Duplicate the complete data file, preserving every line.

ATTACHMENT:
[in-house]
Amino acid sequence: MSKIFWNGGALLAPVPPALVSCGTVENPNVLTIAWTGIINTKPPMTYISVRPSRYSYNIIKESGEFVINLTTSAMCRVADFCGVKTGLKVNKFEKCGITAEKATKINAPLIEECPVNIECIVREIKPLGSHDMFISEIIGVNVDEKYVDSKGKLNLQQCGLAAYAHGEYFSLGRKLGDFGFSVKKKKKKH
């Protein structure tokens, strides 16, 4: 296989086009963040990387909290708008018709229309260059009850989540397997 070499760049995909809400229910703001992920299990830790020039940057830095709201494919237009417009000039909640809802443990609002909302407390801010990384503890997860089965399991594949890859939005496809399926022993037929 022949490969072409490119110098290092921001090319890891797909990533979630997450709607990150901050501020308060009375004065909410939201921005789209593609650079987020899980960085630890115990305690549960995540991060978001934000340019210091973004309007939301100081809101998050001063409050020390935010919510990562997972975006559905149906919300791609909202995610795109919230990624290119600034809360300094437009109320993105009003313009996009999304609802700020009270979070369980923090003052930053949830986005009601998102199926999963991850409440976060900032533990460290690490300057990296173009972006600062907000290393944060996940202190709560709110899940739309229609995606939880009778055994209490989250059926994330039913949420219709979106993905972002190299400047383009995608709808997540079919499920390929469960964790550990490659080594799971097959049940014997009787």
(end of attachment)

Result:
[in-house]
Amino acid sequence: MSKIFWNGGALLAPVPPALVSCGTVENPNVLTIAWTGIINTKPPMTYISVRPSRYSYNIIKESGEFVINLTTSAMCRVADFCGVKTGLKVNKFEKCGITAEKATKINAPLIEECPVNIECIVREIKPLGSHDMFISEIIGVNVDEKYVDSKGKLNLQQCGLAAYAHGEYFSLGRKLGDFGFSVKKKKKKH
């Protein structure tokens, strides 16, 4: 296989086009963040990387909290708008018709229309260059009850989540397997 070499760049995909809400229910703001992920299990830790020039940057830095709201494919237009417009000039909640809802443990609002909302407390801010990384503890997860089965399991594949890859939005496809399926022993037929 022949490969072409490119110098290092921001090319890891797909990533979630997450709607990150901050501020308060009375004065909410939201921005789209593609650079987020899980960085630890115990305690549960995540991060978001934000340019210091973004309007939301100081809101998050001063409050020390935010919510990562997972975006559905149906919300791609909202995610795109919230990624290119600034809360300094437009109320993105009003313009996009999304609802700020009270979070369980923090003052930053949830986005009601998102199926999963991850409440976060900032533990460290690490300057990296173009972006600062907000290393944060996940202190709560709110899940739309229609995606939880009778055994209490989250059926994330039913949420219709979106993905972002190299400047383009995608709808997540079919499920390929469960964790550990490659080594799971097959049940014997009787």